molecular imprinting (rus. молекулярный импринтинг) — a technique to create "molecular imprints" that involves polymerisation of functional monomers in an environment containing specially injected target template molecules.


One of the major requirements applied to sorbent materials used for analytical purposes is the high selectivity of such materials. In general, this selectivity is achieved through the development in a polymer of functional groups characterised by the selective sorption of certain substances or, for immunosorbents, through the injection of antibodies into the polymer. However, the synthesis of such polymers is a very expensive process, and in some cases selection of an appropriate functional group or antibody enabling the effective sorption of the target substance appears impossible. One effective solution is to develop highly selective sorbents based on polymer systems capable of nano-level "structural adjustment" to the target sorbate. Such systems include polymers with "molecular imprints" obtained using the molecular imprinting technique.

The process of creating polymers with "molecular imprints" involves three stages. At the initial stage, a monomer and molecular template are mixed together in an appropriate solvent until polymerisation occurs. This stage involves the so-called pre-organisation – development of a stable pre-polymerisation combination of the monomer and template substance molecules implying proper arrangement of functional monomer molecules and their attachment to the template molecules. At the second stage, polymerisation or polycondensation of pre-polymerised combinations with an excessive amount of linking agent results in the development of a tightly cross-linked polymer with a rigid structure.

At the third stage, the polymer is reduced and sieved to the required particle size, after which the molecular template is removed from the polymer network. This process results in the generation of cavities (pores) in the material; these cavities are three-dimensional imprints theoretically capable of specific complementary interactions with target template molecules or compounds with equivalent structure. Complementarity is defined as the correspondence of an imprint to the template in terms of shape and size, as well as in terms of presence in the imprint of complementary functional groups capable of interacting with the functional groups of a template molecule. Thus, the capability of molecular-imprinted polymers for recognition is based on the correspondence of the shape of imprints and specific functional groups comprising such imprints to the template molecules.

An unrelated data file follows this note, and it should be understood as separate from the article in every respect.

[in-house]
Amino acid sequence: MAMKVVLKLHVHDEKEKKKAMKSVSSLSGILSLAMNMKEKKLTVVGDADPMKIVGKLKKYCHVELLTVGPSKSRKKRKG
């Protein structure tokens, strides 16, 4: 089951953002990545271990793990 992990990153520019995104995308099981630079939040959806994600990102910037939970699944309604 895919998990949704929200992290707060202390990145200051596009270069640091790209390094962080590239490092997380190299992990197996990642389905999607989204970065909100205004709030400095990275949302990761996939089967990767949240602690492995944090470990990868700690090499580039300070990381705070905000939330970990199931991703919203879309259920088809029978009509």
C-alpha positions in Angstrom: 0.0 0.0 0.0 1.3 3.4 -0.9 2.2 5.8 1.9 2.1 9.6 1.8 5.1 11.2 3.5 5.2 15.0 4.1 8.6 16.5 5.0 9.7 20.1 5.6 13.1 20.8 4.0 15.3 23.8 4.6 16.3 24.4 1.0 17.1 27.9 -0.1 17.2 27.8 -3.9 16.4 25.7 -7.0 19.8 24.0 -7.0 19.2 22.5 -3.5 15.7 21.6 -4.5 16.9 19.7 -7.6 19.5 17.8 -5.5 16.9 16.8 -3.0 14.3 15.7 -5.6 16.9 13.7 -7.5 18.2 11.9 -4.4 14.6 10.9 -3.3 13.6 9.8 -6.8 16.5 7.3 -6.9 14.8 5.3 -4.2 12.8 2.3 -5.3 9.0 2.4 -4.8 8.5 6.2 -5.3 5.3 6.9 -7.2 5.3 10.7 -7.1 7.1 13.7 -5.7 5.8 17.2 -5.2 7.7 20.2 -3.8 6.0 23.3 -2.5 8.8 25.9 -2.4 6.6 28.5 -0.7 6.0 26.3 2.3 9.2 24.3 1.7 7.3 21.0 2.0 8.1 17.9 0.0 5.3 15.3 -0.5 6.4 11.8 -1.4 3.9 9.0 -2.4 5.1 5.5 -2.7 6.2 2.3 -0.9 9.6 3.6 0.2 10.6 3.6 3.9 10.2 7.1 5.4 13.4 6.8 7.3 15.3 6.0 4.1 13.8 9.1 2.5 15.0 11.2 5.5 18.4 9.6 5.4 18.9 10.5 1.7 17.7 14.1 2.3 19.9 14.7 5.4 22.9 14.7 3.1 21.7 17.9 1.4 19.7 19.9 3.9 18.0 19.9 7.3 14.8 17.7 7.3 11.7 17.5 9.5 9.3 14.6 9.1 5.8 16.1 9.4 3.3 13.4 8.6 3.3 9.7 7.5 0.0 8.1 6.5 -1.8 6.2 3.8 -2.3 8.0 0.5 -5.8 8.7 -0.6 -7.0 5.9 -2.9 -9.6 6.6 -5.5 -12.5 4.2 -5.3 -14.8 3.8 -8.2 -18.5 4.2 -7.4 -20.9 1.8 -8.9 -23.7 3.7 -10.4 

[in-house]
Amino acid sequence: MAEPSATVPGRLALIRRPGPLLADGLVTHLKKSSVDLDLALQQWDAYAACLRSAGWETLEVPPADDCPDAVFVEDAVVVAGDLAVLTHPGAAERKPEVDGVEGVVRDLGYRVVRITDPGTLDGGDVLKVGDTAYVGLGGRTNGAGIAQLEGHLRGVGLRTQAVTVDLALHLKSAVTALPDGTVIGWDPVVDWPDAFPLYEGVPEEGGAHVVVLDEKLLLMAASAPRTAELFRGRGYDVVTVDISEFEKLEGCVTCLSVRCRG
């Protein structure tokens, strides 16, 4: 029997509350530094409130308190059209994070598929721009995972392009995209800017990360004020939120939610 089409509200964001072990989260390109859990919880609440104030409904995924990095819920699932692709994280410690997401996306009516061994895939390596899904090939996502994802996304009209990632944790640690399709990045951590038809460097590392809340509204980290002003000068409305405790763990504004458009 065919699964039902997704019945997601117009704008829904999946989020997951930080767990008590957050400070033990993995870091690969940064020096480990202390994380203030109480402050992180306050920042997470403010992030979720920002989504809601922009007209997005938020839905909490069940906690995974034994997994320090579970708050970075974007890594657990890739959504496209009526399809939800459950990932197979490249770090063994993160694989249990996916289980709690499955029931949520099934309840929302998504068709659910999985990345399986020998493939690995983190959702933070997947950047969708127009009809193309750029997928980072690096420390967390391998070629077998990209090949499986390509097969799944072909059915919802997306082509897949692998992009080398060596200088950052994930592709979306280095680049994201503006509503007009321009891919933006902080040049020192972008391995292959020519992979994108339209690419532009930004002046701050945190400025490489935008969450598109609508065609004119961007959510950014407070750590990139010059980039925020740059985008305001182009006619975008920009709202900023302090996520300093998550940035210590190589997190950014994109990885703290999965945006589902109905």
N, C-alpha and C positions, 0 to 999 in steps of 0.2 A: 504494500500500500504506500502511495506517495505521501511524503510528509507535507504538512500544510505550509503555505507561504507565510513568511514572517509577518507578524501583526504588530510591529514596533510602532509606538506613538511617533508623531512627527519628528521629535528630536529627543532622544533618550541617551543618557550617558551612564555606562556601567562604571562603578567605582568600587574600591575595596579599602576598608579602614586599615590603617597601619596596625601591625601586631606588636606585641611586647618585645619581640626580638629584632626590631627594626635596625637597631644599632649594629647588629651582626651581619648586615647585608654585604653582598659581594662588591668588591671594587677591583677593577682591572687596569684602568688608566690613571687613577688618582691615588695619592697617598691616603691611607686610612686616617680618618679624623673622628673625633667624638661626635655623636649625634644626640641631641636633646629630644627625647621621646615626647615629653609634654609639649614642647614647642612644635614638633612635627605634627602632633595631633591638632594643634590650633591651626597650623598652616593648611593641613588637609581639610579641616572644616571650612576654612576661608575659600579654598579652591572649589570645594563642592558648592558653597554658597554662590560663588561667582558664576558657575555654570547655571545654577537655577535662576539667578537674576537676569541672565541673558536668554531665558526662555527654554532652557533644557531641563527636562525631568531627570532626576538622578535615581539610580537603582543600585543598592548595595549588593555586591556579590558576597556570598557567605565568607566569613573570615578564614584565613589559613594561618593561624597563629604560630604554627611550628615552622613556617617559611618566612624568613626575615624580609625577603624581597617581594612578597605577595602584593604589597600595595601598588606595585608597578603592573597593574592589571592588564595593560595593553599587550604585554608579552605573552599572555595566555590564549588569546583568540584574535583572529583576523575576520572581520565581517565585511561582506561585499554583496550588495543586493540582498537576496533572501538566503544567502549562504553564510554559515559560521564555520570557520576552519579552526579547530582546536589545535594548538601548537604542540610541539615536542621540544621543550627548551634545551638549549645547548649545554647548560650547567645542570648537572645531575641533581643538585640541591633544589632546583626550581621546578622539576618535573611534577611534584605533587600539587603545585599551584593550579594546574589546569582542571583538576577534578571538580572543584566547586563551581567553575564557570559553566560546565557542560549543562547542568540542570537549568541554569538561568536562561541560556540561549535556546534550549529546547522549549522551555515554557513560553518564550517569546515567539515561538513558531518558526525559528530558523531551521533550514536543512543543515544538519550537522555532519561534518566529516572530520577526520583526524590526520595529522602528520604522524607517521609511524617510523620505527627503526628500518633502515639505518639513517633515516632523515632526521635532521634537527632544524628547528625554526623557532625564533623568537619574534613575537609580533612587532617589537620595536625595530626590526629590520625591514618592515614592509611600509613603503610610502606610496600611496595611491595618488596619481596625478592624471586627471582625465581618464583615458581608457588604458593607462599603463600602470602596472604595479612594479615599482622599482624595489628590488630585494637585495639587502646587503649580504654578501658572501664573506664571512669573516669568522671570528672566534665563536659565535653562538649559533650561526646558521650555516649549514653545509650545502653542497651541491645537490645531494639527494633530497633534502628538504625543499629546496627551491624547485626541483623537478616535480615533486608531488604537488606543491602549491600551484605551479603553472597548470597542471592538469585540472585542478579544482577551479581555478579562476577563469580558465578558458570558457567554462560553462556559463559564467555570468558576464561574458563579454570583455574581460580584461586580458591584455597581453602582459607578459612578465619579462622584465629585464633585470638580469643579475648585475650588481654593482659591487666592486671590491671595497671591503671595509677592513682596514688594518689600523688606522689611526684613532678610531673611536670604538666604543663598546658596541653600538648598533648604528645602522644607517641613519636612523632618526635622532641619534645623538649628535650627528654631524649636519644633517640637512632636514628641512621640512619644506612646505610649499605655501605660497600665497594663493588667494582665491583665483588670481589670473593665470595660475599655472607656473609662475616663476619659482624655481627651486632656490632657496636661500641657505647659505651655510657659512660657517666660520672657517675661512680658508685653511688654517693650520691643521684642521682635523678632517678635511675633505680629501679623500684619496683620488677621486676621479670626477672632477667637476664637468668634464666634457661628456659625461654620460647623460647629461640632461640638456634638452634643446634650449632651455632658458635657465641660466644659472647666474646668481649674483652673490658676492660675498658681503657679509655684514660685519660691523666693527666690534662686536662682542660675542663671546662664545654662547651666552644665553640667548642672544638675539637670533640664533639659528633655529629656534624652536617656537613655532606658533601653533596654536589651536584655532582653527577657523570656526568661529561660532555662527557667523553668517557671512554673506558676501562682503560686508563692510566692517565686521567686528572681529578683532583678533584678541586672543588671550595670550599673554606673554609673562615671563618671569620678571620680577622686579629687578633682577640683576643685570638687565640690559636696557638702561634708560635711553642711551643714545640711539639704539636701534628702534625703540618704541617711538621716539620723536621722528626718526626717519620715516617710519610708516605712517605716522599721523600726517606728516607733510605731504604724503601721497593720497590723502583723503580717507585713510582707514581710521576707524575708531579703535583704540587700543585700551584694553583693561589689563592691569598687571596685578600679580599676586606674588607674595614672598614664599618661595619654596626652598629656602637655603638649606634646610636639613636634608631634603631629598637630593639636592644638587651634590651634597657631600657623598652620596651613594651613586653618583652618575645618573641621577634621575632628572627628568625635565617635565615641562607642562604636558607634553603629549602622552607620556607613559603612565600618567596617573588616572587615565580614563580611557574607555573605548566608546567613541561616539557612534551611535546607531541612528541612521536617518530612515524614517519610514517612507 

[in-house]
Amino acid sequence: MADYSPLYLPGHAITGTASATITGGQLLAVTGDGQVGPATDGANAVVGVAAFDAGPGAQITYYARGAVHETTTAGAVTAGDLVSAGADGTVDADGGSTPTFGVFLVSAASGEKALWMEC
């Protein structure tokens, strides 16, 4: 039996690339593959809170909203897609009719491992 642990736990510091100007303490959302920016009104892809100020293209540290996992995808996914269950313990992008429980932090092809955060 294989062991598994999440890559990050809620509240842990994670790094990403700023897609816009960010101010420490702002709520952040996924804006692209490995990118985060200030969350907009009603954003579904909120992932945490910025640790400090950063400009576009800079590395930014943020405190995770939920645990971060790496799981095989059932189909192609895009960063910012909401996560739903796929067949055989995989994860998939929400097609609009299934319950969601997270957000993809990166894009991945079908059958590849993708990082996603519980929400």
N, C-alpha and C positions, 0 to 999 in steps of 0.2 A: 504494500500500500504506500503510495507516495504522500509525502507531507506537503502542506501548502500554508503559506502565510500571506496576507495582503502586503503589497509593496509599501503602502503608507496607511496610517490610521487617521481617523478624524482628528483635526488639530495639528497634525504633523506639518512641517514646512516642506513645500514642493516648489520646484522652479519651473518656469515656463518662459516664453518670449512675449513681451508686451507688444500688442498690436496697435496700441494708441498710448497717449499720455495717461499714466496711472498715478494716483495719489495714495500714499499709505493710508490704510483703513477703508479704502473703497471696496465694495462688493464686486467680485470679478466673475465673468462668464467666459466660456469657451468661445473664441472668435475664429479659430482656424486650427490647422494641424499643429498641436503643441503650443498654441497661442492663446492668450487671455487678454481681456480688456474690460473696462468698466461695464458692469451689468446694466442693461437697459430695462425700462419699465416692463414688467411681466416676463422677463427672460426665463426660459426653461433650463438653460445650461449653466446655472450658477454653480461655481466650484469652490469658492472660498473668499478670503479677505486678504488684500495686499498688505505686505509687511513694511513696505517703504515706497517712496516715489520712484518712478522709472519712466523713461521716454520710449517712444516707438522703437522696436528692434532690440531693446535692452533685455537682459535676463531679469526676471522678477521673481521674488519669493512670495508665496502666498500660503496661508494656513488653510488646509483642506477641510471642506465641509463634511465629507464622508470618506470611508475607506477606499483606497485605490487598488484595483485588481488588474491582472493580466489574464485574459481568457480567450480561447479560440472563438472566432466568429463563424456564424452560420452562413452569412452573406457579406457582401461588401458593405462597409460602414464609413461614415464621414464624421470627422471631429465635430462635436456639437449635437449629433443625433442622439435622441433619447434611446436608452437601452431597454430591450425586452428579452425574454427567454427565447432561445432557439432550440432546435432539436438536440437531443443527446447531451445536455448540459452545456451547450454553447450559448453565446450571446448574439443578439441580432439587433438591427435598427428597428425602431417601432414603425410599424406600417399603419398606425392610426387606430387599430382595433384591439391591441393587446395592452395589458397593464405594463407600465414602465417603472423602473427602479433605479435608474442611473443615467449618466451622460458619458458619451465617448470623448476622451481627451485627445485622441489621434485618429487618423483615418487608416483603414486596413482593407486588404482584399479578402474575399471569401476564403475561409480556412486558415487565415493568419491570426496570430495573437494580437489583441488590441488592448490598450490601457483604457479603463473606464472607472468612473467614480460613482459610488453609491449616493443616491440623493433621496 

Depending on the type of bond (covalent or noncovalent) between the molecules of monomer and template, the imprinting process may be covalent or noncovalent.


  • Goldt Ilya V.


  1. Lisichkin G. V., Krutyakov Yu. A. Molecularly imprinted materials: synthesis, properties, applications (in Russian) // Russian Chemical Reviews 75 (10), pp. 901-918.
  2. Hendrickson O.D., Zherdev A.V., Dzantiev B.B. Molecularly imprinted polymers and thei application in biochemical analysis (in Russian) // Uspekhi biologicheskojj khimii V. 46, 2006. P. 149–192.

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